Every new technology creates new business opportunities. Now that there are more EVs on the road, there are more EV batteries that need to be reprocessed, rehabilitated, or repurposed. Just because a battery may no longer be suitable for use in an electric car doesn’t mean it isn’t fine for other uses. Figuring out which batteries can be fixed and refitted to an electric car and which are best suited for less demanding duty takes experience and a well thought out system.
Spiers New Technologies, or SNT for short, is an Oklahoma City start-up founded by Dirk Spiers. He is assisted by head of engineering Bryan Schultz and algorithms research engineer John Junger. The company website says, “We are always looking for bright, hands-on engineers, and technicians who are passionate about advanced batteries, electric vehicles and energy storage.” Not all the cool jobs in EV technology are in California.
In a recent conversation with Charged EVs, all three had lots to say about their business and why they are excited by it. President Dick Spiers says, “We call it life cycle management for advanced battery systems, and we offer the ‘4 R’ range of services within that – repair, remanufacturing, refurbishing and repurposing.
“It starts with the recovery of the core, which is the battery pack that comes out of a vehicle. We help the OEMs to bring all used cores to a central location and check them for any safety issues. Today, most of those packs are coming from dealers who have done warranty replacements and from things like test projects that have concluded. We collect all of the batteries’ data in the background, and have built some pretty advanced database management software.”
SNT has developed sophisticated diagnostic tools to help it identify which batteries can be reused and which need to be repurposed. He says most manufacturers take quite a lot of convincing before they accept SNT’s evaluations. “We recently had some very long discussions with one OEM about the accuracy of our process before they came around,” he says. “OEMs know their battery packs really, really well. They’re really smart engineers and they know their stuff.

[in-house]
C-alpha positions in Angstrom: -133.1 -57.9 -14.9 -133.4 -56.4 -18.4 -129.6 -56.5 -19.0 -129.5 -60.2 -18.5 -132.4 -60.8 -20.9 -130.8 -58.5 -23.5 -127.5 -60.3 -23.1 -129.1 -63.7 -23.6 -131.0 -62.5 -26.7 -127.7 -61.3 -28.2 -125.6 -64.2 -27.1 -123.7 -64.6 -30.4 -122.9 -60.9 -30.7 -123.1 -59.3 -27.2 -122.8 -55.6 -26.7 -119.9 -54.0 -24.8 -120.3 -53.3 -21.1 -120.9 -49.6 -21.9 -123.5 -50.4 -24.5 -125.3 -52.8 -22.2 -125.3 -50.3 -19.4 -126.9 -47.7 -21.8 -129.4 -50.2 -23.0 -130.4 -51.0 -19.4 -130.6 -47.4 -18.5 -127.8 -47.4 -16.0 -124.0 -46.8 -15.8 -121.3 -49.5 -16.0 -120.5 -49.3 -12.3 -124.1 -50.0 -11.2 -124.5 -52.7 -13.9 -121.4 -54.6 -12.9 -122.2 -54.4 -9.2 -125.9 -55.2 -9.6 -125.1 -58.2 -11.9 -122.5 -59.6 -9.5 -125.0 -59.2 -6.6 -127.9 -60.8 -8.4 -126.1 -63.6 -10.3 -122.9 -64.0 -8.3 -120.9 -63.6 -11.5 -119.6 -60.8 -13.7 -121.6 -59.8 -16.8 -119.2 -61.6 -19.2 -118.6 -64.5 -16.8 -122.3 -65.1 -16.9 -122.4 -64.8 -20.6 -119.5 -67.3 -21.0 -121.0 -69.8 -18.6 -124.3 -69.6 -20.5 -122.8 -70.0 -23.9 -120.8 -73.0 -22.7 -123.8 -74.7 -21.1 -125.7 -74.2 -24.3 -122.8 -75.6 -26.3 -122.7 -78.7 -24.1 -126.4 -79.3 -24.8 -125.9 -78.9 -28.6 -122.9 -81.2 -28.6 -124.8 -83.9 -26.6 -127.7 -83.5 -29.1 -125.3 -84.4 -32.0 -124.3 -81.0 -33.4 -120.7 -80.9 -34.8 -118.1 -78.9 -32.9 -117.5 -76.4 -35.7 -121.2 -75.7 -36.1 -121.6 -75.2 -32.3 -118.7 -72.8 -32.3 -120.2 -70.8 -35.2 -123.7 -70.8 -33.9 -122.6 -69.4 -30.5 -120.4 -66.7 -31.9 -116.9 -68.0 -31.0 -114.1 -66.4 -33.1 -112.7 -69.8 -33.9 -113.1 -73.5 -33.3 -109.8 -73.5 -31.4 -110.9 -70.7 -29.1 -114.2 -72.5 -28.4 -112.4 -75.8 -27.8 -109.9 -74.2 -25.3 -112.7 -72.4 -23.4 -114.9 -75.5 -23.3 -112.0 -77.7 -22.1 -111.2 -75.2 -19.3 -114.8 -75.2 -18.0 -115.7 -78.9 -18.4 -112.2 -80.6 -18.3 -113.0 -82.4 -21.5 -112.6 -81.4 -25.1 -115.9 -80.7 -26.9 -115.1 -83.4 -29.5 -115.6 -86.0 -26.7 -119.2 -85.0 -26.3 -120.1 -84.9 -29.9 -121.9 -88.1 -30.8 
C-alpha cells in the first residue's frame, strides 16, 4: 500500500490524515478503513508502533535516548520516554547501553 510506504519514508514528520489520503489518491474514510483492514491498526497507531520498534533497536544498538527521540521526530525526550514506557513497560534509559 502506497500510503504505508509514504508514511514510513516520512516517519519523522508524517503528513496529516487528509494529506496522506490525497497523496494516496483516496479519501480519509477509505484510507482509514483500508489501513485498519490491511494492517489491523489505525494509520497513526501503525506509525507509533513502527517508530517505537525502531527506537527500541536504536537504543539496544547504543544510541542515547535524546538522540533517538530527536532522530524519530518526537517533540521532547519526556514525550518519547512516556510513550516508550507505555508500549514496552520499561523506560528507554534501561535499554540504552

“But I like to think of them as being like early mothers. They give birth to their battery pack and they know it better than anyone else. But at some point the batteries go out into the real world and things start to change. So we’re a bit like a daycare center that needs to prove that we’ll take care of their battery packs. Eventually we need to test them to be able to compare them to others, and because our testing methods may be different from the OEM’s, we need to explain why they are just as effective.”
Many of the battery packs SNT gets in are still perfectly fine for automotive use. Says Bryan Shultz, “We see packs that are still really good except for one problem that caused a system error. It’s not usually an independent cell that fails, because they’re manufactured to such a high standard. It’s usually a thermistor failure or a bolt on the bus bar that came loose, which are good candidates to be fixed and sent back to the original application.”
If a battery pack can’t be refurbished or repurposed, it still has many components that can be salvaged and re-used. SNT is becoming expert at harvesting parts that are still useful and reselling them on the secondary market. The company currently has 70,000 square feet of space at its Oklahoma City headquarters and is considering expanding.
Dick Spiers has carved out a new business for himself where none existed a few short years ago. He and his team have invented test procedures that are now gaining favor with manufacturers because they are fast and accurate. SNT is a true American success story.
Images by SNT